This brings me to the second undeveloped implication of Ramey’s project, his contribution to approaching the rhetoric of economics from a genealogical perspective. Ramey’s rhetorical account of neoliberalism is not just an argument with contemporary ramifications but also a historical one that draws upon what Nietzsche and Foucault have termed genealogy.  While I have already shown that neoliberalism is discontinuous with the western metaphysical tradition—insofar as it begins with a performative vision of the market that is rooted in the unpredictable affects and passions of populations—it is also continuous with this tradition insofar as it situates these practices in universalizing frameworks that enable the relationship between the past, the present, and the future to be defined in particular ways.

Just as the derivative traders of today produce “accounts” of futurity that benefit from information-asymmetry and insulate them from the risks associated with precarious economic subjectivities, so the philosophers of ancient Greece privileged ideal mathematical forms that, in turn, informed a particular conception of futurity that feigned universality and benefited their own mortal bodies.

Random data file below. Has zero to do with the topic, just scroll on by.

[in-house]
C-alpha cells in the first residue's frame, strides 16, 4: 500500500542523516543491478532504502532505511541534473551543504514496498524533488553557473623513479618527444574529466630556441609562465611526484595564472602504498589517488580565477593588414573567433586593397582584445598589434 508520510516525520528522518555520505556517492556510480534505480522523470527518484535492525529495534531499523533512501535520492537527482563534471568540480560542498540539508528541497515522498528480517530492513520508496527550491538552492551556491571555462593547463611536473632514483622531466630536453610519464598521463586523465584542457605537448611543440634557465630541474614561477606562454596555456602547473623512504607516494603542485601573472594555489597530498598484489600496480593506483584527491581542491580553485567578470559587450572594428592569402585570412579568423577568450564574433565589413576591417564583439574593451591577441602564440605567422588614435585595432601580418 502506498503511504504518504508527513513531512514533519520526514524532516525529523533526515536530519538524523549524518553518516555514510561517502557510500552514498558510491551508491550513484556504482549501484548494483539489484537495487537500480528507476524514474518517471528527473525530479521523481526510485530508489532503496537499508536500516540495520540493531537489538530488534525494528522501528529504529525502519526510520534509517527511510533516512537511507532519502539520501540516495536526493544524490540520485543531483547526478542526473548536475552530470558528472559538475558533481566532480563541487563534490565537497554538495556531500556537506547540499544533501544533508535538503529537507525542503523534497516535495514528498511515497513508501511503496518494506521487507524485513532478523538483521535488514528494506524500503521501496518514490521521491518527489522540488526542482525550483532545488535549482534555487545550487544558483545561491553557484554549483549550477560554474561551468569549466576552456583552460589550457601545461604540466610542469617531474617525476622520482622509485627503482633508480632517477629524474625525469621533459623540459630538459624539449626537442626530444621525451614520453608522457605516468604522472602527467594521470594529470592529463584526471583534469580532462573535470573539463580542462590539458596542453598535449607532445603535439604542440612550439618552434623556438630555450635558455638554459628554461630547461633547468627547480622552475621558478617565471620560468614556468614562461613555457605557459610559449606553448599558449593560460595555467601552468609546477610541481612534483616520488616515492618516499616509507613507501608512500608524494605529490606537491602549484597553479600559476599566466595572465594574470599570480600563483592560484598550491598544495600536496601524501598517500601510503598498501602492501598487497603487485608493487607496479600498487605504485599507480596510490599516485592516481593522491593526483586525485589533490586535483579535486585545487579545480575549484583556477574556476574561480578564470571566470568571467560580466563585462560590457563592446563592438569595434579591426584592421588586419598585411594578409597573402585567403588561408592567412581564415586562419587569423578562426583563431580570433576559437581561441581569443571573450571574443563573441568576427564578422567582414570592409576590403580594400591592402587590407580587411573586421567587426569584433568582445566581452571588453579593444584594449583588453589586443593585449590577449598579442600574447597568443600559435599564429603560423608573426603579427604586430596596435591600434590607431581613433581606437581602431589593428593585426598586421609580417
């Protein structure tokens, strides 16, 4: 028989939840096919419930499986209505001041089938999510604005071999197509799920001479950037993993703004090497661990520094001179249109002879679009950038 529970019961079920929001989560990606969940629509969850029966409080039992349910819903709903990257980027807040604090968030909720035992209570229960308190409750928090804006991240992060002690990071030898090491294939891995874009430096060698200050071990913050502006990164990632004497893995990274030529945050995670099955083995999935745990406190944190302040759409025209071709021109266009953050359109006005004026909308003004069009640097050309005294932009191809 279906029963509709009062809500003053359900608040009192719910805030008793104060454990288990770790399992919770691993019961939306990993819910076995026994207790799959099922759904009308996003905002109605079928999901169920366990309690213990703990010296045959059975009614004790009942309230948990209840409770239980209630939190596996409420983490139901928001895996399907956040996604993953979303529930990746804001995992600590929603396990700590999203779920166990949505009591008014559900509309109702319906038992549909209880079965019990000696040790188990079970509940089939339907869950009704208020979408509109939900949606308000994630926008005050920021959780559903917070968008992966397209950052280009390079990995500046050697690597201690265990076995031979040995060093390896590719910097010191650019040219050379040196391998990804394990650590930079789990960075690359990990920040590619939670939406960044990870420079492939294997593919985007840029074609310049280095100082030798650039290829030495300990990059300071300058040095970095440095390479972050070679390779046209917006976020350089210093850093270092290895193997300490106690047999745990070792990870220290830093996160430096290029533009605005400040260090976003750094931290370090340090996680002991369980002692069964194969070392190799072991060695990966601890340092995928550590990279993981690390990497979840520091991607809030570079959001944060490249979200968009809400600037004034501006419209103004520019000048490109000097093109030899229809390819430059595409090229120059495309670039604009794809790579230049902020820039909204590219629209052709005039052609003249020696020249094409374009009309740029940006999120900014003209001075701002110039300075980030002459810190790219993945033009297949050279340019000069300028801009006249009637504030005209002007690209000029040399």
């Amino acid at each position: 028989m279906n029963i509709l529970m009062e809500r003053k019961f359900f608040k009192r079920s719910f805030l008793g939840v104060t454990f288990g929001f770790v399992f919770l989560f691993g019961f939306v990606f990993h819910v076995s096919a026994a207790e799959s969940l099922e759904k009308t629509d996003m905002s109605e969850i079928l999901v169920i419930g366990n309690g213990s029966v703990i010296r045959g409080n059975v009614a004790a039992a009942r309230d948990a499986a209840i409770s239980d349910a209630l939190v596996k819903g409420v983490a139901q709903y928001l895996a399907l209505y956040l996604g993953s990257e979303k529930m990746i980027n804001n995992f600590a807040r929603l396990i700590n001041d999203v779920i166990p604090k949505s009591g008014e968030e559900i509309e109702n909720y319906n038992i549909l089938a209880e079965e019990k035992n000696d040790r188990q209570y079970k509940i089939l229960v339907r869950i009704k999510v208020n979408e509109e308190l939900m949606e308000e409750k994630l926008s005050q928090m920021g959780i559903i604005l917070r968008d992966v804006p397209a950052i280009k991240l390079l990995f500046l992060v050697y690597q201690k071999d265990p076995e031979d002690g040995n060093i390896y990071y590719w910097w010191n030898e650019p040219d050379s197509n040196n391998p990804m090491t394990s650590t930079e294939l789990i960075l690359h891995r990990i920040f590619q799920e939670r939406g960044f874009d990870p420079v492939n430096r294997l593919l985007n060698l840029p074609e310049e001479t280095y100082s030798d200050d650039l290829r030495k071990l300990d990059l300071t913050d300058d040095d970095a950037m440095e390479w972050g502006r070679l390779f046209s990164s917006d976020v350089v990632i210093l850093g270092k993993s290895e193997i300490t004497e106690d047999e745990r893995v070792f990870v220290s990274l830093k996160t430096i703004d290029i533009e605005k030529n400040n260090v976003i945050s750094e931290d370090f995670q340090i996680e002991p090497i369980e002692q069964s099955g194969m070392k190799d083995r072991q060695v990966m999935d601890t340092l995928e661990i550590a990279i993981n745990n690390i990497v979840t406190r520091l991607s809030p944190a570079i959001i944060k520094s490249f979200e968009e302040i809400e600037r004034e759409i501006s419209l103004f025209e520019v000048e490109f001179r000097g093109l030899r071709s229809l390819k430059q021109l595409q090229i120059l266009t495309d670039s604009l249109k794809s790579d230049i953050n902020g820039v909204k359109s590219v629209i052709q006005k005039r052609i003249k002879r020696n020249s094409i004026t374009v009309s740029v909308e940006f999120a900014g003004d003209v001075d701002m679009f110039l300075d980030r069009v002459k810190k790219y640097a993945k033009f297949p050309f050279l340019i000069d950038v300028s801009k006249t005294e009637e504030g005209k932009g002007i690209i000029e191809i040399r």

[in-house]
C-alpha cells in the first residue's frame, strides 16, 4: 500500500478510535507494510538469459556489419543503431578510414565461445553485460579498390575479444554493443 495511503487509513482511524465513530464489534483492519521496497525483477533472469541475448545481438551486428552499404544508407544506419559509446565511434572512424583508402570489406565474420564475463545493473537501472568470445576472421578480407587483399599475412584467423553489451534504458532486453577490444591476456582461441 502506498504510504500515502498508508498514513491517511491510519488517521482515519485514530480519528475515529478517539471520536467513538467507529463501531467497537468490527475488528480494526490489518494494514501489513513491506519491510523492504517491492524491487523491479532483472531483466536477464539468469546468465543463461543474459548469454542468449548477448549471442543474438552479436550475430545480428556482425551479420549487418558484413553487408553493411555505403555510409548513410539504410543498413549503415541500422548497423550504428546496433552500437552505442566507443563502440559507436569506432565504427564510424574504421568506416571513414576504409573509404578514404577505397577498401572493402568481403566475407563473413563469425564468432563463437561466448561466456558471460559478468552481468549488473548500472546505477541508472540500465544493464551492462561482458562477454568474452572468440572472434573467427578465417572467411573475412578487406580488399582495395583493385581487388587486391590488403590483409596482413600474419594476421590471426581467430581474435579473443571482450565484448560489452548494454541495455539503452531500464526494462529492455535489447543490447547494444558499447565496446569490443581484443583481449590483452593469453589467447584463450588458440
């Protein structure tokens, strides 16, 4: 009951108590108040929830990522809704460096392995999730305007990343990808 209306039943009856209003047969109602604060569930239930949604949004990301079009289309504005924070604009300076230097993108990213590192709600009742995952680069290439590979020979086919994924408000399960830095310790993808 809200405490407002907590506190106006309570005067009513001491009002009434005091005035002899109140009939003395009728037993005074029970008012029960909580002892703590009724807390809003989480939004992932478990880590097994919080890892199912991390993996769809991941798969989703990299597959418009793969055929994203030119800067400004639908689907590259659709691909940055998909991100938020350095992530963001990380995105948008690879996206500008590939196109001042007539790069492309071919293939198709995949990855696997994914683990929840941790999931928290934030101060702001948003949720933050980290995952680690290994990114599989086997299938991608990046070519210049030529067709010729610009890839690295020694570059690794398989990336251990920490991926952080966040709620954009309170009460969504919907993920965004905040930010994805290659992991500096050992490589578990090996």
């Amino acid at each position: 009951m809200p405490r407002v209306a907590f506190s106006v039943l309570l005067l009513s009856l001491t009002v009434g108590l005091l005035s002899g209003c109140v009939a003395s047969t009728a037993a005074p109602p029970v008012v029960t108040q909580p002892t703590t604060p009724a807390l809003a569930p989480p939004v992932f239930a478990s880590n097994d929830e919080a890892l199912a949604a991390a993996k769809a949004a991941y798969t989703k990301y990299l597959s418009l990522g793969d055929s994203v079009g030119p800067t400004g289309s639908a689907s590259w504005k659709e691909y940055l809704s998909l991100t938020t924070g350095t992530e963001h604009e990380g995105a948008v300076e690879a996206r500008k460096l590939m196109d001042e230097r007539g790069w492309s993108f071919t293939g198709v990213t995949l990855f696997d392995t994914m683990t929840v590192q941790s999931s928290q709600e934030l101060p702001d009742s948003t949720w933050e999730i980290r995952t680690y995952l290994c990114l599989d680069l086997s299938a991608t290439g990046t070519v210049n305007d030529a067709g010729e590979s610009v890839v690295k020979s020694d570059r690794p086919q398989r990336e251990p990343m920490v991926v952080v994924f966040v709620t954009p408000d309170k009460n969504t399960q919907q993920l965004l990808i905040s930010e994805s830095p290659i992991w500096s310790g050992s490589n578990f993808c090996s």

Moreover, just as derivative traders embrace a certain conception of rhetoric, while at the same time delimiting how rhetoric was practiced and expressed, similar arguments can be made about the Greeks and their formulation of rhetoric as an art limited to the pre-given civic domain of the polis.  Hence, although derivative traders are unique in their embrace of a rhetorical ontology that pushes beyond the boundaries of the polis and collapses into the indeterminate domain of the market, or chrematistics, their effort to manage and capture futurity—under the pretense of objectivity, neutrality, and universality—is as old as the western tradition itself in many respects.

This brings me to the final underdeveloped implication of Ramey’s project: the need to rethink divination in new materialist terms. By framing divination as practice that can be traced back to at least archaic pagan societies, Ramey’s project implies that divination began as a politics that was embedded in and entangled with material environments and ecologies. While, throughout western history, the politics of divination becomes increasingly quantified and abstracted from the lived environments that made such practices possible, in ancient pagan societies divination was a practice fundamentally linked to the performativity and dynamism of the physical material world.